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The Creation of the False Self : Page 2 of 2

The Creation of the False Self

continued from page 1

We are Forever Children in our False Selves

If the caretaker has not learned to meet their own psychological needs the child will reach out of her core authentic center even more to try to get her needs met. This is how the degrees of the false self is born. The child will try to meet the parent's unmet needs in order to get love. We can often have the gnawing feeling as we walk through our life that we are false — that we are acting or performing our way through our lives to get love and approval.

As we grow older, we find the words and the elaborate stories for why we feel deficient and in pain — we create reasons for why we feel lacking and thus deserve to be separated from God/Mom/Love/Oneness. This mistaken false core belief drives our entire personality/false self throughout our lives until we can see it and dismantle it.

Every single human being on earth — saint, sinner, guru or street person — has a false core belief about themselves and an entire personality/false self system that is built on top of this feeling of lack, emptiness and fear. This is our paradoxical human journey. We are separated from God/The Greater Life/our Spiritual Selves and then we must go through our fear of emptiness into the silence to find our way back to the Truth of Life.

Even if you are beautifully creative you must ask yourself if you create to compensate for a feeling of lack, emptiness or fear inside when you create. We can have the most beautifully honed spiritual and creative personalities and still be falsely compensating in our creativity out of our core fears. We can live our lives trying to prove ourselves in avoidance of that original feeling of lack and separation. The strangest passage in moving towards the True Self is a learning to withstand the original feeling of emptiness and separation that it brings up. This is why many people do not ever travel the passage back to their True Selves. The fear of the silence brings up incessant reactions and defenses.

In my True Self — I have as spiritual writer Guy Finley so aptly puts it, "a spiritual intolerance of fear." It is not that I do not feel fear — I just do not act on it or indulge in it as much. I am learning to tremble and to trust.

In our judgment and separation we cultivate a nearly continuous sense of self with our fearful thoughts. We have to keep recreating our false self with constant thought processes but it is the often the only thing that makes us feel "real." It is in this continuous thought process of the false self that we try with all of our might to avoid and distract ourselves from the fiercer fears and the deeper enigmas of what life is calling us to.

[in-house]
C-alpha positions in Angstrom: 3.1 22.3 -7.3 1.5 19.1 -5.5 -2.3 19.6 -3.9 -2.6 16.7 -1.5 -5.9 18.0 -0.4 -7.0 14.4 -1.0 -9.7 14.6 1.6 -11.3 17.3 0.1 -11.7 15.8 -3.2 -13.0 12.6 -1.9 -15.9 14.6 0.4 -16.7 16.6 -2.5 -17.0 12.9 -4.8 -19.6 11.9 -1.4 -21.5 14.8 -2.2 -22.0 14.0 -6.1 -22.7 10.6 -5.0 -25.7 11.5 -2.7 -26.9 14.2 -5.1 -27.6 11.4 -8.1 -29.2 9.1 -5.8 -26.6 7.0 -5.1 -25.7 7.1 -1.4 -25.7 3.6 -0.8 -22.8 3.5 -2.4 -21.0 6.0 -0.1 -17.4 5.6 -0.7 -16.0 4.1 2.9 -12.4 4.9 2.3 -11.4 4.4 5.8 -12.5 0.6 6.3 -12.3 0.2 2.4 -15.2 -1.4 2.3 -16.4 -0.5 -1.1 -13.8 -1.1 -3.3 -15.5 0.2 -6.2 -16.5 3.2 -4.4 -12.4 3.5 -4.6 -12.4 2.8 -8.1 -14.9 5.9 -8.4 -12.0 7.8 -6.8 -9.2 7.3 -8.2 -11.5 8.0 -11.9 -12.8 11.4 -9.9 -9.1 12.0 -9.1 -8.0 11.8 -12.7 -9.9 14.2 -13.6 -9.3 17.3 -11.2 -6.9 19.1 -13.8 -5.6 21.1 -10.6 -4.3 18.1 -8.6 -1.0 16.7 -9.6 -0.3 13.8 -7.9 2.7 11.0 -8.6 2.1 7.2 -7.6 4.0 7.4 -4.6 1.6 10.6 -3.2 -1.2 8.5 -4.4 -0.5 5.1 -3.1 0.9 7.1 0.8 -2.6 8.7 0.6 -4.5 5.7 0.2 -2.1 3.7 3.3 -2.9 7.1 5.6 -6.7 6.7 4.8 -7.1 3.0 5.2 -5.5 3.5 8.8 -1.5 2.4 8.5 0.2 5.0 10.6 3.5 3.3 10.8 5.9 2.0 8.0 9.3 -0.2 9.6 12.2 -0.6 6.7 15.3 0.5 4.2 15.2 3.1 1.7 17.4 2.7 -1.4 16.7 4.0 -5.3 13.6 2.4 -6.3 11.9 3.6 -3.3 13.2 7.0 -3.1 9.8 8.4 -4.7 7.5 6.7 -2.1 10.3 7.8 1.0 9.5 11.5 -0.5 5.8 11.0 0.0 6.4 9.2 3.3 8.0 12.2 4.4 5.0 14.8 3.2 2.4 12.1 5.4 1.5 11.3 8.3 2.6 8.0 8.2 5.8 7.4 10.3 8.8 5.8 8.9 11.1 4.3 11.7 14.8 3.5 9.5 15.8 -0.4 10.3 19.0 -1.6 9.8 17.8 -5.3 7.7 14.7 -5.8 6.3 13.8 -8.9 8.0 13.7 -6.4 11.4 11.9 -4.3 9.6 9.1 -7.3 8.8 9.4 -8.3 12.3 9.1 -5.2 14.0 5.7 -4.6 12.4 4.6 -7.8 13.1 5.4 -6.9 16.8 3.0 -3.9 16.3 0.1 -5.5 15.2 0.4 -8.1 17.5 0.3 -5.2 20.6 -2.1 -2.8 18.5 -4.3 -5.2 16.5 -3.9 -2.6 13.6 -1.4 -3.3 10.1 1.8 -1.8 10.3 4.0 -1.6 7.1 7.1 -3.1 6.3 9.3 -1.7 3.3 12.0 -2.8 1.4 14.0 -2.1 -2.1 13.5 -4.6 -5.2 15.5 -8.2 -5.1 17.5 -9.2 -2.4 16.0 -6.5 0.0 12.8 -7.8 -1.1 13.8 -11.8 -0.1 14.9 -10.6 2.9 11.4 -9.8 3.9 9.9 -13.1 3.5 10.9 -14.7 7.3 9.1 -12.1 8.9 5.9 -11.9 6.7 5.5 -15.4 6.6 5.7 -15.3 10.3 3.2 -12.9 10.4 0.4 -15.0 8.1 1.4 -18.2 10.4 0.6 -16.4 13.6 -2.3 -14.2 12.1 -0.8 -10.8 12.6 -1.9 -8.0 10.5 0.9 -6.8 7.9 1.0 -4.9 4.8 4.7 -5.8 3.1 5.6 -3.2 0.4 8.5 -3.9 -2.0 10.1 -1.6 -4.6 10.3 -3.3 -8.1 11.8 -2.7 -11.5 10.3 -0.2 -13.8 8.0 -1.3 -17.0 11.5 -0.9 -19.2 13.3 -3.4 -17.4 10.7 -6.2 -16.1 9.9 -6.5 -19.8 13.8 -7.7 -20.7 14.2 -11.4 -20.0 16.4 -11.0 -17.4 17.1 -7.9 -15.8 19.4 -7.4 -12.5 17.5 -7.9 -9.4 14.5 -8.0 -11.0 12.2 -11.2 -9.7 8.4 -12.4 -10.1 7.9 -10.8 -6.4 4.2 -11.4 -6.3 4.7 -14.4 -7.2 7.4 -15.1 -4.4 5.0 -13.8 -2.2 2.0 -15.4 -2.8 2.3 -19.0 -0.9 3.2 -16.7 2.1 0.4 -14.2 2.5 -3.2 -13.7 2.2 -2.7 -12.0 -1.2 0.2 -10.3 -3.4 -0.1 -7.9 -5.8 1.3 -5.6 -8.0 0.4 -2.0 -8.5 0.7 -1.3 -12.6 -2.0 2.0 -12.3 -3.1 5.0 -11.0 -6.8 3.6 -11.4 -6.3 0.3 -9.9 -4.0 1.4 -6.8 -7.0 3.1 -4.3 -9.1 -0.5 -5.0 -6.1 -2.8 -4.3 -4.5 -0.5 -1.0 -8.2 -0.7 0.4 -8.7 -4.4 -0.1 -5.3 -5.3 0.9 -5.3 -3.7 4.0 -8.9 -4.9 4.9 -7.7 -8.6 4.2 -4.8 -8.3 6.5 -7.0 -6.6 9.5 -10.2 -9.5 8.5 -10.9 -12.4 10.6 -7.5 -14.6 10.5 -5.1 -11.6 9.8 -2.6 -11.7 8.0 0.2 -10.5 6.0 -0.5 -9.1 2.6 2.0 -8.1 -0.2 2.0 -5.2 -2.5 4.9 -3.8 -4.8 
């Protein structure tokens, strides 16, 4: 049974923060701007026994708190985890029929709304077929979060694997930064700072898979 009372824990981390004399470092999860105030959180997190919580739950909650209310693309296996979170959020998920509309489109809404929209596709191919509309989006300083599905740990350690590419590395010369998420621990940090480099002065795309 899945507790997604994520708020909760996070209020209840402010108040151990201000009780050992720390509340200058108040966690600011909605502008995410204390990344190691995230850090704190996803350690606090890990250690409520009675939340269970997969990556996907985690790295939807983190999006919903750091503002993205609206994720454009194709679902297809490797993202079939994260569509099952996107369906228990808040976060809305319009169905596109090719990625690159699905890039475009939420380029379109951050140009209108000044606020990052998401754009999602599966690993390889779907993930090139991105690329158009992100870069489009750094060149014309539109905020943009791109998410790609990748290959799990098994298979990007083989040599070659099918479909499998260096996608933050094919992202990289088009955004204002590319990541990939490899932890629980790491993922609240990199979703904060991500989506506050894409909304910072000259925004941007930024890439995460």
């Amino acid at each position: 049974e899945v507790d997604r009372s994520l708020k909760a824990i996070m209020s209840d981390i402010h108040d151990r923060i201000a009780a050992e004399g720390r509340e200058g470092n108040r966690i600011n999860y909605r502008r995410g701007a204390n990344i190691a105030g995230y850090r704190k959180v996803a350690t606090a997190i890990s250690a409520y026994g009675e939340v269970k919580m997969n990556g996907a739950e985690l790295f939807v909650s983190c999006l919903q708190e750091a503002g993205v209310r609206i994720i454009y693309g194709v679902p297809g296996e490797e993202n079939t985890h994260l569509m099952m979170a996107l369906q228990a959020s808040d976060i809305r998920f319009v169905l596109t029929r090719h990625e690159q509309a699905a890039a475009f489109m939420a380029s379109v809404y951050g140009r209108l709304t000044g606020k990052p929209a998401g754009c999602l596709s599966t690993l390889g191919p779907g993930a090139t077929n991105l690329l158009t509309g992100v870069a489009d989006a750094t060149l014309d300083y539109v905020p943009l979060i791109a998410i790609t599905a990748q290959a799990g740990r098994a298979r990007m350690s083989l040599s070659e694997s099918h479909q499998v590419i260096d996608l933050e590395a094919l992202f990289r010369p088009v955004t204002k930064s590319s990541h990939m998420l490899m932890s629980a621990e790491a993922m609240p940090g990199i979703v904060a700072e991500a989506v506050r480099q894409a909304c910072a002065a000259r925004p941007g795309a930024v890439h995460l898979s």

The personality is the false self and it is in compensation for our deepest fears about ourselves. We are not who we think we are but we can go though our whole lives living solely in our false self — we can try forever to heal our core fears in a myriad of ways — through our creativity — though our roles in life — or through our obsessive perfectionism — to name a few. See if you can find false self in one or more of the fear based false self motivators below. Some examples common personality/false self systems (according to Stephen Wolinsky) are as follows:

False Core Driver False Self Compensator
I am imperfect. There must be something wrong with me. I need to prove there is not something wrong with me by being perfect.
I am worthless — I have no value. I must prove I am not worthless by proving I am worthy and by making a lot of money.
I am not able to do — I am incompetent. I need to prove I can do anything by achieving and over-doing.
I am inadequate. I need to prove I am not inadequate by proving adequacy.
I am non-existent. I do not exist. I need to prove my existence.
I am incomplete. I must be complete or be whole through experiences.
I am powerless. I must prove how powerful I am.
I am loveless. I need to prove I am not loveless by being extra lovable and loving.
I am alone. I need to try to connect at all times.

© 2011 Shelley Klammer. All rights reserved.

Shelley KlammerShelley Klammer is a Registered Professional Counselor and an Expressive Art Facilitator. More »

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